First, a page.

Similar to “The Most Dangerous Game,” students are able to dive deeper into “The Yellow Wallpaper” once they’ve obtained a more mature understanding of history. Originally written in 1892, the diction used in “The Yellow Wallpaper” may also not feel familiar to your students. This is why I find “The Yellow Wallpaper” to be a rigorous short story to explore with juniors and seniors. These free vocabulary worksheets are a helpful pre-reading activity to support students with this story.
A major symbol in this story is the yellow wallpaper itself. After discussing the themes in “The Yellow Wallpaper,” you can prompt students to design their own piece of haunting wallpaper. This design should incorporate patterns or images that they feel represent themes from the story or emotions of the protagonist. Once everyone has completed their wallpaper design, students can take turns presenting their designs to the class. Students can explain the symbolism in their design and how it relates to the story.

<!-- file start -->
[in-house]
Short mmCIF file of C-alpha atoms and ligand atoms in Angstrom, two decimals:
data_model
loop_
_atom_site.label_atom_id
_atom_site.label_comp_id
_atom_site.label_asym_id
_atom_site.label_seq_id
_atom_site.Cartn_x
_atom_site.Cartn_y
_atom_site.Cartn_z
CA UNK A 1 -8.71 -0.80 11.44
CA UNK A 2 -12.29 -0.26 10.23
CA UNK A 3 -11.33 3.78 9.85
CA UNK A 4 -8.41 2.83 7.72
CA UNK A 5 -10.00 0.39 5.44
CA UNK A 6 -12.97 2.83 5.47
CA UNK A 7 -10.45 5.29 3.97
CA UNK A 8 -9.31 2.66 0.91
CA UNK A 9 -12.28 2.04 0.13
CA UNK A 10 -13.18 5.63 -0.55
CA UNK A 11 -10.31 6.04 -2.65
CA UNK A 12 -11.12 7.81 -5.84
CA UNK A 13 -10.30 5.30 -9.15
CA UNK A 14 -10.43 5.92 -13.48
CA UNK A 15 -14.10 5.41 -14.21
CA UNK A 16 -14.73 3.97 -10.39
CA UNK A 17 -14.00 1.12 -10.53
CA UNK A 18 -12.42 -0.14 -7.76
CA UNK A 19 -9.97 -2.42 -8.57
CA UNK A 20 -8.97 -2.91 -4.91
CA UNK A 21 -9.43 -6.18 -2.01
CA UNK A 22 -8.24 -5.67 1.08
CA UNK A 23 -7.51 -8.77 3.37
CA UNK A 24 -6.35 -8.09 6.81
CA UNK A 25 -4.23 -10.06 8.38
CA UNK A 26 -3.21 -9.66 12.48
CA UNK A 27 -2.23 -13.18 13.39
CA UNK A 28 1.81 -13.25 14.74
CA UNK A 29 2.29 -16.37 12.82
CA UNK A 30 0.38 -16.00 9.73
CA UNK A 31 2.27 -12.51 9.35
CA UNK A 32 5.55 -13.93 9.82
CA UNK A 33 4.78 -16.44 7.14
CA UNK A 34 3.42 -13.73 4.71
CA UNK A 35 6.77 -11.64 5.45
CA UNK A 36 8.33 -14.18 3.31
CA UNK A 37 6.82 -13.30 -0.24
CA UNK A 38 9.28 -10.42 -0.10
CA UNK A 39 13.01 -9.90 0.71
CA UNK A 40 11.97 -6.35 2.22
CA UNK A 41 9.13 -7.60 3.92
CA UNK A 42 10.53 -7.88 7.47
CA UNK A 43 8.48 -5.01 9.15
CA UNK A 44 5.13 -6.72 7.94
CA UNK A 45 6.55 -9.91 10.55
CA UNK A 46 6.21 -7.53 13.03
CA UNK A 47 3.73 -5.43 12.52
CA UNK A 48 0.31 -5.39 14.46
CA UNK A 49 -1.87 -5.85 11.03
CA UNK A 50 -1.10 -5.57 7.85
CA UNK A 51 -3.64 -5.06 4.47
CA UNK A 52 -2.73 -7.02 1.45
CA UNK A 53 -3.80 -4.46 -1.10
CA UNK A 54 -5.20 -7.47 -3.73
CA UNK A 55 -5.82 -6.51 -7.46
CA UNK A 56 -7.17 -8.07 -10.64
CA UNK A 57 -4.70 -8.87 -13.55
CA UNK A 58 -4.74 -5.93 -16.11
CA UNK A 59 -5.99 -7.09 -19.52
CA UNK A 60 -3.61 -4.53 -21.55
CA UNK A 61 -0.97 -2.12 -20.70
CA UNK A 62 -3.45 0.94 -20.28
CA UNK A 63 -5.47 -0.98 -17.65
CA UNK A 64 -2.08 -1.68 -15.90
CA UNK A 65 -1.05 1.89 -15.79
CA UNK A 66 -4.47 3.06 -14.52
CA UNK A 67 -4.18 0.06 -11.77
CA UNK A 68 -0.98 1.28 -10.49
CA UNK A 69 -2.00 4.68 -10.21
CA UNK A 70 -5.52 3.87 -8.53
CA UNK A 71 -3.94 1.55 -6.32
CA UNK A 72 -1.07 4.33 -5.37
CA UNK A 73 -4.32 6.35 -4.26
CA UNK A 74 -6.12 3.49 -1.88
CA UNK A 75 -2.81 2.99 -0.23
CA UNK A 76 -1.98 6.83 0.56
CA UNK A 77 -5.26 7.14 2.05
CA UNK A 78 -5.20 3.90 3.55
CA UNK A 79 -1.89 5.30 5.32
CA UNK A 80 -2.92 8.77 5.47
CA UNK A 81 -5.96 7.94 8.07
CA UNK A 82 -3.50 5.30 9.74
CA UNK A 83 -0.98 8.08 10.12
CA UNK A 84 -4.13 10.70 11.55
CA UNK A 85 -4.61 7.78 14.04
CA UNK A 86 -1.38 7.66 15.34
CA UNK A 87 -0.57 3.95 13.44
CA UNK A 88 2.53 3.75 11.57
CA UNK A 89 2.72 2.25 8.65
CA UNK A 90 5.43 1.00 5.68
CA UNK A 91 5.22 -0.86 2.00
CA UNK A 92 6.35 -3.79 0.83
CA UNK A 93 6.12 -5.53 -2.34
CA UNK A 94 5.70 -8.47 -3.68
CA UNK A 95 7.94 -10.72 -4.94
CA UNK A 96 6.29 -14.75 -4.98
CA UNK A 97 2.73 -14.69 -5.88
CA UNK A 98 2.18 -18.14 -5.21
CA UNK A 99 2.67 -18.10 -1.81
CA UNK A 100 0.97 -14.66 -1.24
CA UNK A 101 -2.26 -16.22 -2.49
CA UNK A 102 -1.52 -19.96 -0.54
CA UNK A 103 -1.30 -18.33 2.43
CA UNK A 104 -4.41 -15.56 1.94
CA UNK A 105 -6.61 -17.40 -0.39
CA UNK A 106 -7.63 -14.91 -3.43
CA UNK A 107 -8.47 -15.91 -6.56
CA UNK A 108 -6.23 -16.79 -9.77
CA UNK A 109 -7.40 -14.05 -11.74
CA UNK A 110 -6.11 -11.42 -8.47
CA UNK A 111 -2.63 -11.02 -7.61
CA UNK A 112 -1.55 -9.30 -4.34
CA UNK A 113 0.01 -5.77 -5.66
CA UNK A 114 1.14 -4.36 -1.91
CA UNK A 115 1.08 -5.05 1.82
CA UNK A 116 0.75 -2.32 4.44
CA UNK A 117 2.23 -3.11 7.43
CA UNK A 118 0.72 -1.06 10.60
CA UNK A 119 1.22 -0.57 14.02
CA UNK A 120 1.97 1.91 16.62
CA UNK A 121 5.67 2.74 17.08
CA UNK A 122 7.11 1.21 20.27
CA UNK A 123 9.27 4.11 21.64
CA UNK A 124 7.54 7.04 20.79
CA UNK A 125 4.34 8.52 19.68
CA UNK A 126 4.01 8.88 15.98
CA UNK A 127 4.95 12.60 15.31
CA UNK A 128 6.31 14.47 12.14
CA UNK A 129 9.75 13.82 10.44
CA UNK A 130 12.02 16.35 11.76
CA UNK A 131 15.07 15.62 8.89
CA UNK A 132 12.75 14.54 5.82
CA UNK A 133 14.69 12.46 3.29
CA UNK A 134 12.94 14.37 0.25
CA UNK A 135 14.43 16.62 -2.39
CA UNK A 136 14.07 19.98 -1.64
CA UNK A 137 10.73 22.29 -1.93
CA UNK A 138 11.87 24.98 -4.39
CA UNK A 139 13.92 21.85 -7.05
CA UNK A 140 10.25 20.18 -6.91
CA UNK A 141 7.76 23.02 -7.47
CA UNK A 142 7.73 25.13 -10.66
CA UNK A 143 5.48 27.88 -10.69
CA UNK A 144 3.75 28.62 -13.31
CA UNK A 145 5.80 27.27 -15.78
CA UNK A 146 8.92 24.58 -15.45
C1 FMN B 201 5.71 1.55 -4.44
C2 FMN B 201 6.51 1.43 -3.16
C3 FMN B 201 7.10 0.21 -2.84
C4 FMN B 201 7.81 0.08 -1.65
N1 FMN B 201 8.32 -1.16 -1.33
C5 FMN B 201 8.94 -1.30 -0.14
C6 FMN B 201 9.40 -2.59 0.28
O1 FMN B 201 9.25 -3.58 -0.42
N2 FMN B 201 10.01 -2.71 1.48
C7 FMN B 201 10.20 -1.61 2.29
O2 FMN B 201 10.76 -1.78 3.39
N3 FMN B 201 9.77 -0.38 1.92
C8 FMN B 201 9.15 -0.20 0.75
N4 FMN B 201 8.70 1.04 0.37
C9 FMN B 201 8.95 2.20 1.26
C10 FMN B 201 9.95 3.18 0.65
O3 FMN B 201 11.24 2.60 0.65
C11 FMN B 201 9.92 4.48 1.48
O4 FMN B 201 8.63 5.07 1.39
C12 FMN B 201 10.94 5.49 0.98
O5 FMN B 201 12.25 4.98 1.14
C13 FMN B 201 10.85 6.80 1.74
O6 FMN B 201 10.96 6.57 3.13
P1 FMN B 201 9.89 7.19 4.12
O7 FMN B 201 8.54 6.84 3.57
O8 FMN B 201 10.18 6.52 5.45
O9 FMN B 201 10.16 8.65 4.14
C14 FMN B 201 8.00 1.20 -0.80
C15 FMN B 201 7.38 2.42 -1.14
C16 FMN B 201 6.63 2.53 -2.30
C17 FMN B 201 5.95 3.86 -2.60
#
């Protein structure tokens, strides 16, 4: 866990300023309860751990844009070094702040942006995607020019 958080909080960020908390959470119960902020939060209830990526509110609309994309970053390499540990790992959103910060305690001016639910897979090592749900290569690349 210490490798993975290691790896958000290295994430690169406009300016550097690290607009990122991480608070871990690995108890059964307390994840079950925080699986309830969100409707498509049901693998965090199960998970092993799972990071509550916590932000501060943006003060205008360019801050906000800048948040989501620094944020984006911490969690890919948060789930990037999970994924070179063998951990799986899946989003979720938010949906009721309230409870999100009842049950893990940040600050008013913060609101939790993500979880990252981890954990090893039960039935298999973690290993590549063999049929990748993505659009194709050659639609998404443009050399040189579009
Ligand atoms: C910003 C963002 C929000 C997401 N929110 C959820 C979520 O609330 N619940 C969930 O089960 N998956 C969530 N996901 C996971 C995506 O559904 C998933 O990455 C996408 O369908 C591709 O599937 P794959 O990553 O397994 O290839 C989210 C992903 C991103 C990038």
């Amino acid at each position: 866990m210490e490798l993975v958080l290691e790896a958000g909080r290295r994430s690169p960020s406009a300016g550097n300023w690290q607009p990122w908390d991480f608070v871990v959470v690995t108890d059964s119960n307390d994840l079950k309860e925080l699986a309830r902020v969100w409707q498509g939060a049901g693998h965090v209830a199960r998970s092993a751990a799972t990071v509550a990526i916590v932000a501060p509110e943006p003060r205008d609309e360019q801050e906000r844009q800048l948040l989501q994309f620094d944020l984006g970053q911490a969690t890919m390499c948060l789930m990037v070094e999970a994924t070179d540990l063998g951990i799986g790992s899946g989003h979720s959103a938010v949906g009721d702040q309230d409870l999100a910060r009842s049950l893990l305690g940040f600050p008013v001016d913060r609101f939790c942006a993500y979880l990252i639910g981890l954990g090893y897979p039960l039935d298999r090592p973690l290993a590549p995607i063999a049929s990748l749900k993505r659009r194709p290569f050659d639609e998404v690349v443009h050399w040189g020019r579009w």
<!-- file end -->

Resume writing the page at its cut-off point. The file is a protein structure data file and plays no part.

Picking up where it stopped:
Teaching Short Stories during Halloween
Scary season is an opportune time to incorporate some classic Halloween short stories into your curriculum. This age-old celebration brings folklore to the forefront, lending well to storytelling and literary analysis. I hope this blog post has inspired you to invite the spirit of the season into your classroom.
To shop the lesson plans and activities explored in this blog post, check out this Scary Halloween Short Story Unit.